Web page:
With its first interest rate increase since 2018, the Fed indicated an aggressive path forward.
In a careful balancing act, the Federal Reserve is attempting to address spiraling inflation without tanking economic growth. Its benchmark rate has been anchored near zero since the COVID pandemic broke out. The first increase will be a quarter percentage point, or 25 basis points.
The move will immediately send financing costs higher for consumer borrowing and credit. The committee expects to raise rates further at each of its remaining six meeting this year, reaching a consensus funds rate of 1.9% by the end of 2022. The committee anticipates another round of hikes in 2023 but none the following year.
What It Means For You
The average American will feel the impact of rising rats on both an individual and household level. As interest rates go up or down, other rates react. Those changes impact how we borrow and how we save money.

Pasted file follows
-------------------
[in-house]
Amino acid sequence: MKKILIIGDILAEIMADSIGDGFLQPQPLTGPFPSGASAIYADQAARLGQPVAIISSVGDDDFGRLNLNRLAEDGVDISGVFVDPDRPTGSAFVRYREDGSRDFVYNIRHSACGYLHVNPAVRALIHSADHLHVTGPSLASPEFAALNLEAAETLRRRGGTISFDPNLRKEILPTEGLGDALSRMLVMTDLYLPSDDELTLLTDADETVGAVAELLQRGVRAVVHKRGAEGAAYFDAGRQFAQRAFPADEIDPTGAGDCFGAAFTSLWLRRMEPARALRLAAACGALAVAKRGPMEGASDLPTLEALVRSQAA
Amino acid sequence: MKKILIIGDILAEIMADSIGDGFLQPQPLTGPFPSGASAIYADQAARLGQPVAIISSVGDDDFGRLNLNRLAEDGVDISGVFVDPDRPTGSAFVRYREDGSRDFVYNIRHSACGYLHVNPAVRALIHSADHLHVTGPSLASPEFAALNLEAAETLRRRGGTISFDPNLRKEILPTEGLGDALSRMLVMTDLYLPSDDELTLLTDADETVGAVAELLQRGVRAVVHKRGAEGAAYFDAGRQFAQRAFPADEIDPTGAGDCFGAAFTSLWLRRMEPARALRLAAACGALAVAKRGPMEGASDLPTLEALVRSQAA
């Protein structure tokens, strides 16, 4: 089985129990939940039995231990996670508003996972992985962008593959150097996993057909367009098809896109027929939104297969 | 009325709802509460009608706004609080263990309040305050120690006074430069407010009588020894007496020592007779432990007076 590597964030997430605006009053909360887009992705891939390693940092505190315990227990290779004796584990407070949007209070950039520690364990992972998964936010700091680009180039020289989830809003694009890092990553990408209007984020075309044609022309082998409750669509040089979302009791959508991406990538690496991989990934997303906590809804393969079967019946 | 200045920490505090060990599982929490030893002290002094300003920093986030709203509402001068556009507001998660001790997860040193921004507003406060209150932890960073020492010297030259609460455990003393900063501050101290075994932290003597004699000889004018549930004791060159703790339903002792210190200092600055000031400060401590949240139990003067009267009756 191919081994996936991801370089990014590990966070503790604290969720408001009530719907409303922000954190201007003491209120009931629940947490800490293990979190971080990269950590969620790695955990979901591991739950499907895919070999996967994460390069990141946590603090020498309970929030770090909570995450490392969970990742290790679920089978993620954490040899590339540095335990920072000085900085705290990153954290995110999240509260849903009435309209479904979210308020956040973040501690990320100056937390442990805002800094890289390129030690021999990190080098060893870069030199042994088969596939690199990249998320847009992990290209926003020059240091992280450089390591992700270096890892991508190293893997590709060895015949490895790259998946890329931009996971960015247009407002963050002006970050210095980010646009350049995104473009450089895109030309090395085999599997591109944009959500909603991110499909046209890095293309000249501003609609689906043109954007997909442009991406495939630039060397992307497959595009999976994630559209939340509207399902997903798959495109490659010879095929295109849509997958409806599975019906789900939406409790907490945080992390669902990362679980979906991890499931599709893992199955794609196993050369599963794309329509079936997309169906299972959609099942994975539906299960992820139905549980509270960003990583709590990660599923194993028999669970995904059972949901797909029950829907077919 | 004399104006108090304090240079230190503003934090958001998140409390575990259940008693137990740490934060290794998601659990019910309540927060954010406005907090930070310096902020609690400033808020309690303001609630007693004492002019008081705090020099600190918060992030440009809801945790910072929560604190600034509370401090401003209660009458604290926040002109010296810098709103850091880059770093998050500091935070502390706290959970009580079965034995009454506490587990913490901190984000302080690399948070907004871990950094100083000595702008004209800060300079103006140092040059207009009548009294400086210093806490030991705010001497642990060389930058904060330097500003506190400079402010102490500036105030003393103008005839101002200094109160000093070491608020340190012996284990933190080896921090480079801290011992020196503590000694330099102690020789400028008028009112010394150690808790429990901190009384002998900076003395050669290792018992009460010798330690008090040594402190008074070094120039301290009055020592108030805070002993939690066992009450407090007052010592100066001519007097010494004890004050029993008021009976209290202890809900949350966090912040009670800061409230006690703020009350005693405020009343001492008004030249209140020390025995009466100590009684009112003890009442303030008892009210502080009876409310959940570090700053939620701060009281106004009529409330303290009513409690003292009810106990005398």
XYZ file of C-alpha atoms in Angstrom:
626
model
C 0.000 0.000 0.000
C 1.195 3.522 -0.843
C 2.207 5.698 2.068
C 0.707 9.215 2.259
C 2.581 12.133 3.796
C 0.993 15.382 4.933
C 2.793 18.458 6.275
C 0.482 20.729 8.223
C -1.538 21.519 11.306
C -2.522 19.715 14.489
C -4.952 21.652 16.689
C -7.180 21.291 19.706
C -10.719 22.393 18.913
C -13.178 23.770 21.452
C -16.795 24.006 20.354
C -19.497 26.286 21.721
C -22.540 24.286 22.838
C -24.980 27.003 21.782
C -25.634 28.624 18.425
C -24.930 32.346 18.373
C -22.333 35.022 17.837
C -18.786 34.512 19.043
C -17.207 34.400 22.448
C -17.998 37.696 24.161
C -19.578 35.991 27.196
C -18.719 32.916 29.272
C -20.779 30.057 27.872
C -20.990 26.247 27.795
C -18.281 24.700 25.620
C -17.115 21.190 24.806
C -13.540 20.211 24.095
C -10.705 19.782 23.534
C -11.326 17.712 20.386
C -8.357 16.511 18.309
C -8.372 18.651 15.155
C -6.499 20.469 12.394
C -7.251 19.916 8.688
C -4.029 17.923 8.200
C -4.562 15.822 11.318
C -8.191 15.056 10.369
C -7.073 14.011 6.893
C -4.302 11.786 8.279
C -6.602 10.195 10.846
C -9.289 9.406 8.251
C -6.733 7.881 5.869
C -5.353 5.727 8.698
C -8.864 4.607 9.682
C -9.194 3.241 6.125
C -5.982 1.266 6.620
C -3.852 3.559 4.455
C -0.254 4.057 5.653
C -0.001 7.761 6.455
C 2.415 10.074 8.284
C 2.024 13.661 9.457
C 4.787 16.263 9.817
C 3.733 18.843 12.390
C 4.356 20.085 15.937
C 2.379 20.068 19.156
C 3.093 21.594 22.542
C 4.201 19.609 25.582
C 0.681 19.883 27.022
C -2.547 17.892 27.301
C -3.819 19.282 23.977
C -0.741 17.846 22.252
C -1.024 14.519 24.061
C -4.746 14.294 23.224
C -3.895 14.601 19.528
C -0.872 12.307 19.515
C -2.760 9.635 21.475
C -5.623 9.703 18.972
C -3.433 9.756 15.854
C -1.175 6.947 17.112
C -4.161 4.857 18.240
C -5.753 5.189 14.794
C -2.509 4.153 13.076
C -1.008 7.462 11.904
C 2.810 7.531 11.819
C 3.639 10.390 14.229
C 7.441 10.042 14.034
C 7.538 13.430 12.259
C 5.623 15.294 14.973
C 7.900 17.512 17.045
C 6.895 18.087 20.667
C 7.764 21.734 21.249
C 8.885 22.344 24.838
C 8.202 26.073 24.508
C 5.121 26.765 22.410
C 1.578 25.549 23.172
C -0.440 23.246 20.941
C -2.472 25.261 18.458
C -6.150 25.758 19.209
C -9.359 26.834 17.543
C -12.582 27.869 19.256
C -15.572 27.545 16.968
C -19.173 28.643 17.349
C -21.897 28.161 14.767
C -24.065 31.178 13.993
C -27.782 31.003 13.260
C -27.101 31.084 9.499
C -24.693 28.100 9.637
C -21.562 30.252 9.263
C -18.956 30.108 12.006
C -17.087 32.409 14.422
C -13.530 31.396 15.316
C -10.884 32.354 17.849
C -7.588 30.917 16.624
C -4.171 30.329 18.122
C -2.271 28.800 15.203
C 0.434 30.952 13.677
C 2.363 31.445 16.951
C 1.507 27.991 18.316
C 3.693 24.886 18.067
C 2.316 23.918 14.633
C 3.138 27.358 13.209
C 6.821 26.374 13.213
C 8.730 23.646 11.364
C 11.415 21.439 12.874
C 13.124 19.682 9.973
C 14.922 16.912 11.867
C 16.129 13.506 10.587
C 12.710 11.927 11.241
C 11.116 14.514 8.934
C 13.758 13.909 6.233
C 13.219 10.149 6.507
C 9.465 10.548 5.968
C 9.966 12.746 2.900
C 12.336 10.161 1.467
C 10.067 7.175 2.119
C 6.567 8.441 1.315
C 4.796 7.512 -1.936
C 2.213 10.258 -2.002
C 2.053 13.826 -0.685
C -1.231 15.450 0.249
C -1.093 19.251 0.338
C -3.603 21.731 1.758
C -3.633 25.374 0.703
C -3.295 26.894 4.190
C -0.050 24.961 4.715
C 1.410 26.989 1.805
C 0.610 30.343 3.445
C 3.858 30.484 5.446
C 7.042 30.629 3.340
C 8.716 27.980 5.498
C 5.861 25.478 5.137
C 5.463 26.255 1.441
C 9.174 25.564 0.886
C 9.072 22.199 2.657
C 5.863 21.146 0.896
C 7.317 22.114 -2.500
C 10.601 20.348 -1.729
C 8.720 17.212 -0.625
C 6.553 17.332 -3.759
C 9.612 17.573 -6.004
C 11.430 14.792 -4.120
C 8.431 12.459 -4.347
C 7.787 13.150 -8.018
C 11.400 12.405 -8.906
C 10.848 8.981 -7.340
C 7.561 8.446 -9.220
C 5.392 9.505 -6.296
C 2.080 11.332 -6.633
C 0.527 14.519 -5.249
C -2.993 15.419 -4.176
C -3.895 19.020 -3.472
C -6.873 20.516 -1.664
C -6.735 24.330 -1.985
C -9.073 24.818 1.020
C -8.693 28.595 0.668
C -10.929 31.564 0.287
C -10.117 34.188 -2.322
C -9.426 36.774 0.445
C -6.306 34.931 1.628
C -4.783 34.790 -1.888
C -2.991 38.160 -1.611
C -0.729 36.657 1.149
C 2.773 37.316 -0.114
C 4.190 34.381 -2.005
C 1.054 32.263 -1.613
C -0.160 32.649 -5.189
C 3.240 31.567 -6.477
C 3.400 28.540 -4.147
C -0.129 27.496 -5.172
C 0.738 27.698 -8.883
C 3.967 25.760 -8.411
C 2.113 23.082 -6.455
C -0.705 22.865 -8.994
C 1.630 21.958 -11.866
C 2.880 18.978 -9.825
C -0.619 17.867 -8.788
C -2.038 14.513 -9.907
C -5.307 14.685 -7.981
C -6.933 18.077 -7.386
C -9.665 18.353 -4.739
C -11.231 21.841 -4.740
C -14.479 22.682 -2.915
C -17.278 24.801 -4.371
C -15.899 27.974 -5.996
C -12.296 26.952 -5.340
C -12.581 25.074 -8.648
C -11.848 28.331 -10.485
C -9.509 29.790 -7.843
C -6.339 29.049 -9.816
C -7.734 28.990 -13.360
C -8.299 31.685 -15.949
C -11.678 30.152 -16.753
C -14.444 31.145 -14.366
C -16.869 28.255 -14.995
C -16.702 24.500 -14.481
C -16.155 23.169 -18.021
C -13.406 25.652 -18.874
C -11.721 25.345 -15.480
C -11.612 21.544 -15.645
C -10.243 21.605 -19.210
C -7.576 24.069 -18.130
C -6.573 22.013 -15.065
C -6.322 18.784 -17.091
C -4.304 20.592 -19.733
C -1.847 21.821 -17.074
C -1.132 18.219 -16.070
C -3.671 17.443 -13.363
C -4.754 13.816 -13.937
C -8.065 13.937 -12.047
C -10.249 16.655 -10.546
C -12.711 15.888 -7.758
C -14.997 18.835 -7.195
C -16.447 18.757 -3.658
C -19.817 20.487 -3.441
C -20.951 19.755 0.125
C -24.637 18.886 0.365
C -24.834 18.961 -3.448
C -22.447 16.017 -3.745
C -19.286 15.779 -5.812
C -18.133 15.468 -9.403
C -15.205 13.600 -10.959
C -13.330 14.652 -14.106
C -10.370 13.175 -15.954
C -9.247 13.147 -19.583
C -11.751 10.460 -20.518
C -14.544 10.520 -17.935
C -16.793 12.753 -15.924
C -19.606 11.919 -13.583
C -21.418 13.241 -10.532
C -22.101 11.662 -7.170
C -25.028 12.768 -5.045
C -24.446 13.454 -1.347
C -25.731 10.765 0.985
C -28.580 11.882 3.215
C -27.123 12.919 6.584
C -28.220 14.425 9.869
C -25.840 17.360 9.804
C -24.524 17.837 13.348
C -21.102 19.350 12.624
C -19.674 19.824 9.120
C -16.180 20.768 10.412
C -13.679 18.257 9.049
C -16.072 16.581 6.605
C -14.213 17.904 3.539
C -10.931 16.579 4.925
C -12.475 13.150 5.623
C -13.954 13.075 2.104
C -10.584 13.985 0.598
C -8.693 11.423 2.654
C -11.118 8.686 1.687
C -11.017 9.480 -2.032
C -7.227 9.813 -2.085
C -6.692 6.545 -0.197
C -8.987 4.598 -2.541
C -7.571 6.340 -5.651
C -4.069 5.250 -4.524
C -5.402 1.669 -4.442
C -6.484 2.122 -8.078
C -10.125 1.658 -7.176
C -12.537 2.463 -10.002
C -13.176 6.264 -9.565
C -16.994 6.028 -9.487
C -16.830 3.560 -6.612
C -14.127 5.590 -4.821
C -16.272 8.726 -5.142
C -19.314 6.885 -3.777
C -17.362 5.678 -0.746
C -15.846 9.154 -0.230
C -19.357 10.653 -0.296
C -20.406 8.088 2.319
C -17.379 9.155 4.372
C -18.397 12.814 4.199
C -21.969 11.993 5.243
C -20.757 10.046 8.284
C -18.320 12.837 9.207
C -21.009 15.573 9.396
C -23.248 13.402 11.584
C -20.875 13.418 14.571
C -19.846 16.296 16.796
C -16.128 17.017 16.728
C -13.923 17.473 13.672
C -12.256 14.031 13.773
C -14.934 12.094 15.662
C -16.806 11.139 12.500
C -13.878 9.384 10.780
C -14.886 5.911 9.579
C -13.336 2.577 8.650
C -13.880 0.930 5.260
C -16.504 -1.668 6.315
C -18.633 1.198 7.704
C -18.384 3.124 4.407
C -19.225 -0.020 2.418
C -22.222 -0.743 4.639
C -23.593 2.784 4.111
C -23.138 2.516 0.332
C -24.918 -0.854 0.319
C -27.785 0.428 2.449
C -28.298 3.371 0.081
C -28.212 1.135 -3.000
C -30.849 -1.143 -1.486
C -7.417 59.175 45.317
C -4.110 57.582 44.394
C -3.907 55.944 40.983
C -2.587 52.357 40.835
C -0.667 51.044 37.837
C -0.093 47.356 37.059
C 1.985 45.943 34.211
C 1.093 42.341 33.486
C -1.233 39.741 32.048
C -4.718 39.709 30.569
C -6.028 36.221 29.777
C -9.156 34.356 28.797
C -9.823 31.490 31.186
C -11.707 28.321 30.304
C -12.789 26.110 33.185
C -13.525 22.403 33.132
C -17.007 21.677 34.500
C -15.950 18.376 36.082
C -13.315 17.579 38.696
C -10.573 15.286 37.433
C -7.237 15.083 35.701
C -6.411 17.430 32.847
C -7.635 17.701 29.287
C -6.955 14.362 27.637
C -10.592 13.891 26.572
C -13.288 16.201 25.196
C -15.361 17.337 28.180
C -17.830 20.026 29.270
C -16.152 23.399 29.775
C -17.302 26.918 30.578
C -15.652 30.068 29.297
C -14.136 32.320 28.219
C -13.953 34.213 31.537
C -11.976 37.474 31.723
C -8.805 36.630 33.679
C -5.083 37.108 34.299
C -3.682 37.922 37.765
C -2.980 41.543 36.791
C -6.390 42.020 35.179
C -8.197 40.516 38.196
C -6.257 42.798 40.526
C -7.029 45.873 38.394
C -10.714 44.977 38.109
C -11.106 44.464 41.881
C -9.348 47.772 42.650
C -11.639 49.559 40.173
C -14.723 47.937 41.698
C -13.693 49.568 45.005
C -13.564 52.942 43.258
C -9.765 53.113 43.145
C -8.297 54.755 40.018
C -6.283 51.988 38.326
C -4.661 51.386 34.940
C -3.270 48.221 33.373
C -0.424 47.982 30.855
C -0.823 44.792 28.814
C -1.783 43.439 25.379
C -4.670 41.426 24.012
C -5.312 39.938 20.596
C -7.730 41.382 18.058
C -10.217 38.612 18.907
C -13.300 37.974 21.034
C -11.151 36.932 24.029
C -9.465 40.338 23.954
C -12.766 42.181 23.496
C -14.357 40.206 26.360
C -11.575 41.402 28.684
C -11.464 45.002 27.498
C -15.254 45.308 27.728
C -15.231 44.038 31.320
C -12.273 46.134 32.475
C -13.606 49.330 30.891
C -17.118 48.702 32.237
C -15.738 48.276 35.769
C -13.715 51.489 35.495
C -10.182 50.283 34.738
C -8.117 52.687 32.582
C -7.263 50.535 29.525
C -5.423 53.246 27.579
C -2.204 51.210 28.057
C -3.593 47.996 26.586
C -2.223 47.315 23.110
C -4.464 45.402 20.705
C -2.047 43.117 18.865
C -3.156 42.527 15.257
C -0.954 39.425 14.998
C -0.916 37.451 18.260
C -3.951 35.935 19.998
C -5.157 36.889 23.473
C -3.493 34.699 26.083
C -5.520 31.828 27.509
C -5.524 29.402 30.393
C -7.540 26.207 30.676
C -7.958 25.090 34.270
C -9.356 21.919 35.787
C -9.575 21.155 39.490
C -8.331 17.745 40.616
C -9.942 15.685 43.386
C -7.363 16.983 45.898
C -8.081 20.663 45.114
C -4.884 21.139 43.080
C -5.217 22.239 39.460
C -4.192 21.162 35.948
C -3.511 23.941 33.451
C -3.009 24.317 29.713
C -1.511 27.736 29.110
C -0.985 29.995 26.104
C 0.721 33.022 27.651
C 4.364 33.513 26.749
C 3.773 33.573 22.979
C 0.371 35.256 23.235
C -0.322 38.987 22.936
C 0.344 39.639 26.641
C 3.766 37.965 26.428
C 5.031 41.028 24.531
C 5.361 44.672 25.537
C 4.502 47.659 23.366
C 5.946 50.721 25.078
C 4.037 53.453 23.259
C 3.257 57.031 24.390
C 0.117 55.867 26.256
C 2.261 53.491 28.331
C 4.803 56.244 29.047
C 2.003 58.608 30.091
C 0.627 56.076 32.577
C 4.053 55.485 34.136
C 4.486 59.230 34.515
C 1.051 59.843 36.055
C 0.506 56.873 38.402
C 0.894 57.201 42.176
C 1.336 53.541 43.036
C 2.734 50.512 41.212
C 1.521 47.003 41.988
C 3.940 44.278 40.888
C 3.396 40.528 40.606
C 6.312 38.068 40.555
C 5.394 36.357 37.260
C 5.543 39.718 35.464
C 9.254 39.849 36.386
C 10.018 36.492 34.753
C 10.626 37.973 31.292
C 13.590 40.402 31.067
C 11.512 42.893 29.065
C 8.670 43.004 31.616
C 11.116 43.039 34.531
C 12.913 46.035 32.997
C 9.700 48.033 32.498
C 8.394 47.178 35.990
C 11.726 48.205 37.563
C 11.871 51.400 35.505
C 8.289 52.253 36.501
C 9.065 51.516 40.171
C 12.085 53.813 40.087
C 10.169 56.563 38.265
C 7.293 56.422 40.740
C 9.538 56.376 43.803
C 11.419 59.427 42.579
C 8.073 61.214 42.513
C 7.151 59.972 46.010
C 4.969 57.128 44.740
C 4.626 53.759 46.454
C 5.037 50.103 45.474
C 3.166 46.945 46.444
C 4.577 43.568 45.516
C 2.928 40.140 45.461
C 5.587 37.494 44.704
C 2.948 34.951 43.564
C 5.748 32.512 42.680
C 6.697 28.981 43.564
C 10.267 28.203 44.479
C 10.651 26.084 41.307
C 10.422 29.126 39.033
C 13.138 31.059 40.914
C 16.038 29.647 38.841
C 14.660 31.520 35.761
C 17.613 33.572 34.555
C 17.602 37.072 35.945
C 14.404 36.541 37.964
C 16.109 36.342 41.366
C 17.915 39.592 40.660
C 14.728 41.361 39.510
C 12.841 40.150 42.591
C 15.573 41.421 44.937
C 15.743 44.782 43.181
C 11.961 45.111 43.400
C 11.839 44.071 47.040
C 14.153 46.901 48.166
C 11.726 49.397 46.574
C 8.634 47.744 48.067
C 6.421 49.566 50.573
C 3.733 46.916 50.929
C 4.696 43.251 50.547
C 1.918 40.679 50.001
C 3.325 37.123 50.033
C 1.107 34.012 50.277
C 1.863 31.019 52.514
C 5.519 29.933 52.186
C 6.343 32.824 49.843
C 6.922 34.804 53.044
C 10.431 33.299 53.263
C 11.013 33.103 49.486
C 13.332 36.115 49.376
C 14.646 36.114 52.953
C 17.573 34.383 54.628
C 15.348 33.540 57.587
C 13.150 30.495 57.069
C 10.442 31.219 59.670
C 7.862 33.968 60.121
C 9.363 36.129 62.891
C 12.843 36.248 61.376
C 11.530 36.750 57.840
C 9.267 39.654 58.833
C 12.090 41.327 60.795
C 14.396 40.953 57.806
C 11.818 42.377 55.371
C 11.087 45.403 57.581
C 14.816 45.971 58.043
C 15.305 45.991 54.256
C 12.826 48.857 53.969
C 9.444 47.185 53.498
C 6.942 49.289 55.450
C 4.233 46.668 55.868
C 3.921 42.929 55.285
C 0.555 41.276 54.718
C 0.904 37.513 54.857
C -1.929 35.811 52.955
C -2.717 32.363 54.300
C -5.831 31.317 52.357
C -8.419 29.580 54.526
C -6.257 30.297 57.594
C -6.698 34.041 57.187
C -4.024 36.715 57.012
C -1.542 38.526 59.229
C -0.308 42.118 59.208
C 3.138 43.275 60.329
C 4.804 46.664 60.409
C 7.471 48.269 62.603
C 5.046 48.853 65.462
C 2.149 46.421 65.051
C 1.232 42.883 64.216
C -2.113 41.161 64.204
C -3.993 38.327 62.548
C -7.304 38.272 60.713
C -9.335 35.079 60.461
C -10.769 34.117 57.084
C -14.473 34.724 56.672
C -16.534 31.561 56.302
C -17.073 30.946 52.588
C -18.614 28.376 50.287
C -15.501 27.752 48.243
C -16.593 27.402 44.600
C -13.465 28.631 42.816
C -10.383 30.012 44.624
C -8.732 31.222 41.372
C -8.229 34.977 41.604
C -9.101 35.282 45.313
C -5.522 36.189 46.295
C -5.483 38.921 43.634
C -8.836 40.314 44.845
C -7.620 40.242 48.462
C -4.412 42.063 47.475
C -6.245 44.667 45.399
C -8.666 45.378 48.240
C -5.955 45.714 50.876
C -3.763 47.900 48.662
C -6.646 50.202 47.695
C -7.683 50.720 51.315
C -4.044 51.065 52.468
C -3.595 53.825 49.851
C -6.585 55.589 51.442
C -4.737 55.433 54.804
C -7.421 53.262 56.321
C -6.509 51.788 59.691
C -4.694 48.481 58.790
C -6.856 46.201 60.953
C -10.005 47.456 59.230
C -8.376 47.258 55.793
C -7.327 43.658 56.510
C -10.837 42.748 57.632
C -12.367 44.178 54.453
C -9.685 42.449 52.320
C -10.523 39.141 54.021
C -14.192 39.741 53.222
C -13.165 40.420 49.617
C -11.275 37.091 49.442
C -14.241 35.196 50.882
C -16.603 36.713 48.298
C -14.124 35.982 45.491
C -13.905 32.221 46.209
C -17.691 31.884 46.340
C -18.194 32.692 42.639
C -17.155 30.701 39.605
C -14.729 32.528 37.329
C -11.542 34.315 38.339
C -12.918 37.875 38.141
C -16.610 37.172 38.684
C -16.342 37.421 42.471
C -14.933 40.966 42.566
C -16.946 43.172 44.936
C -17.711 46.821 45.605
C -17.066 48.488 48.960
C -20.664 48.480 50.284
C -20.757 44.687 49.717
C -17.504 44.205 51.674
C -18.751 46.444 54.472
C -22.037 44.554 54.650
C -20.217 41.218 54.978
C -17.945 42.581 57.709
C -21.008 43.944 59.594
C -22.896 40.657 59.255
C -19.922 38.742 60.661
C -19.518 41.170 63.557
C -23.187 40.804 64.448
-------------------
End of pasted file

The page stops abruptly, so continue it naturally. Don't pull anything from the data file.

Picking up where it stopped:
“Raising the interest rate is about creating an inducement to save,” said Laura Veldkamp, professor of finance and economics at Columbia University. “It’s basically a deterrent to consumption spending. When an economy is overheated, raising the interest rate is a way to pull back and say, ‘I’ll hold on and postpone that spending.’”
Shopping for a house? Mortgage payments will cost you a bit more each month. Similarly, make sure you double check your numbers if you’re in the market for a new car. Credit card rates will also rise, making it costly to hold credit card debt. For millions of Americans who were already struggling with pandemic-related financial stress, that news hits a little harder.